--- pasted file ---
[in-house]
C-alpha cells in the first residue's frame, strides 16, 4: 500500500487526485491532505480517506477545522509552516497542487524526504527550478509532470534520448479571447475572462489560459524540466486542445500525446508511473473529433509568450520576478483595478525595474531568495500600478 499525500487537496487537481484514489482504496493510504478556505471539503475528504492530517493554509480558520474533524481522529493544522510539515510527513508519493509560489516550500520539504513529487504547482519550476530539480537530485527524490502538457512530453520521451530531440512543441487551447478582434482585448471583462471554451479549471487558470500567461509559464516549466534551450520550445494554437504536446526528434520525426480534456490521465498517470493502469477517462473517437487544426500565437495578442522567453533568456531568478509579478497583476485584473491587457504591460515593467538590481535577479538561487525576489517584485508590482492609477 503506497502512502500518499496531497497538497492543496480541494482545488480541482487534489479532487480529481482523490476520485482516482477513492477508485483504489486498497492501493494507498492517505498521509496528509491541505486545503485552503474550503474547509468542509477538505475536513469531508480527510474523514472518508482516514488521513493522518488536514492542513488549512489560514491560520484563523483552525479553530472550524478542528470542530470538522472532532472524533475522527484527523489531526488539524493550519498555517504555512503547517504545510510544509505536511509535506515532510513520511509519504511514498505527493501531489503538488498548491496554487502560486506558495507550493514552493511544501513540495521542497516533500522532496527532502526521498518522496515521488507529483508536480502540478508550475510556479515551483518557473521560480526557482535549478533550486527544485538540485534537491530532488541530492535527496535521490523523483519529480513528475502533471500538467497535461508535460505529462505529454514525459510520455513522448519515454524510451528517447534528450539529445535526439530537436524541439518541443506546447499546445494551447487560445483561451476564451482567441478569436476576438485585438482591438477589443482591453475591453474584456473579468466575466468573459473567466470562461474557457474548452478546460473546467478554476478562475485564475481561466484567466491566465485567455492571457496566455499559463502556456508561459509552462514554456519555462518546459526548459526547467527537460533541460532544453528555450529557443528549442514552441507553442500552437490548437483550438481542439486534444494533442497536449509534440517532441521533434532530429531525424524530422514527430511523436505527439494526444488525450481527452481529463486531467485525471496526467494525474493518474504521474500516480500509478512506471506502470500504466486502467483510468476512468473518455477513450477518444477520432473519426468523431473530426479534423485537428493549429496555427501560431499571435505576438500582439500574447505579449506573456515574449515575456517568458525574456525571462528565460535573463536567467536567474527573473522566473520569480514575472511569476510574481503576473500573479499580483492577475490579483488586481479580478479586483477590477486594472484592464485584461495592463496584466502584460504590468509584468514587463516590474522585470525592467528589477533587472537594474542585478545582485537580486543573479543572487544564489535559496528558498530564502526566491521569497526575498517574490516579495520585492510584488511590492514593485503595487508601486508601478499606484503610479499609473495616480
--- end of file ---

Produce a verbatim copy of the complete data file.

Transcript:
[in-house]
C-alpha cells in the first residue's frame, strides 16, 4: 500500500487526485491532505480517506477545522509552516497542487524526504527550478509532470534520448479571447475572462489560459524540466486542445500525446508511473473529433509568450520576478483595478525595474531568495500600478 499525500487537496487537481484514489482504496493510504478556505471539503475528504492530517493554509480558520474533524481522529493544522510539515510527513508519493509560489516550500520539504513529487504547482519550476530539480537530485527524490502538457512530453520521451530531440512543441487551447478582434482585448471583462471554451479549471487558470500567461509559464516549466534551450520550445494554437504536446526528434520525426480534456490521465498517470493502469477517462473517437487544426500565437495578442522567453533568456531568478509579478497583476485584473491587457504591460515593467538590481535577479538561487525576489517584485508590482492609477 503506497502512502500518499496531497497538497492543496480541494482545488480541482487534489479532487480529481482523490476520485482516482477513492477508485483504489486498497492501493494507498492517505498521509496528509491541505486545503485552503474550503474547509468542509477538505475536513469531508480527510474523514472518508482516514488521513493522518488536514492542513488549512489560514491560520484563523483552525479553530472550524478542528470542530470538522472532532472524533475522527484527523489531526488539524493550519498555517504555512503547517504545510510544509505536511509535506515532510513520511509519504511514498505527493501531489503538488498548491496554487502560486506558495507550493514552493511544501513540495521542497516533500522532496527532502526521498518522496515521488507529483508536480502540478508550475510556479515551483518557473521560480526557482535549478533550486527544485538540485534537491530532488541530492535527496535521490523523483519529480513528475502533471500538467497535461508535460505529462505529454514525459510520455513522448519515454524510451528517447534528450539529445535526439530537436524541439518541443506546447499546445494551447487560445483561451476564451482567441478569436476576438485585438482591438477589443482591453475591453474584456473579468466575466468573459473567466470562461474557457474548452478546460473546467478554476478562475485564475481561466484567466491566465485567455492571457496566455499559463502556456508561459509552462514554456519555462518546459526548459526547467527537460533541460532544453528555450529557443528549442514552441507553442500552437490548437483550438481542439486534444494533442497536449509534440517532441521533434532530429531525424524530422514527430511523436505527439494526444488525450481527452481529463486531467485525471496526467494525474493518474504521474500516480500509478512506471506502470500504466486502467483510468476512468473518455477513450477518444477520432473519426468523431473530426479534423485537428493549429496555427501560431499571435505576438500582439500574447505579449506573456515574449515575456517568458525574456525571462528565460535573463536567467536567474527573473522566473520569480514575472511569476510574481503576473500573479499580483492577475490579483488586481479580478479586483477590477486594472484592464485584461495592463496584466502584460504590468509584468514587463516590474522585470525592467528589477533587472537594474542585478545582485537580486543573479543572487544564489535559496528558498530564502526566491521569497526575498517574490516579495520585492510584488511590492514593485503595487508601486508601478499606484503610479499609473495616480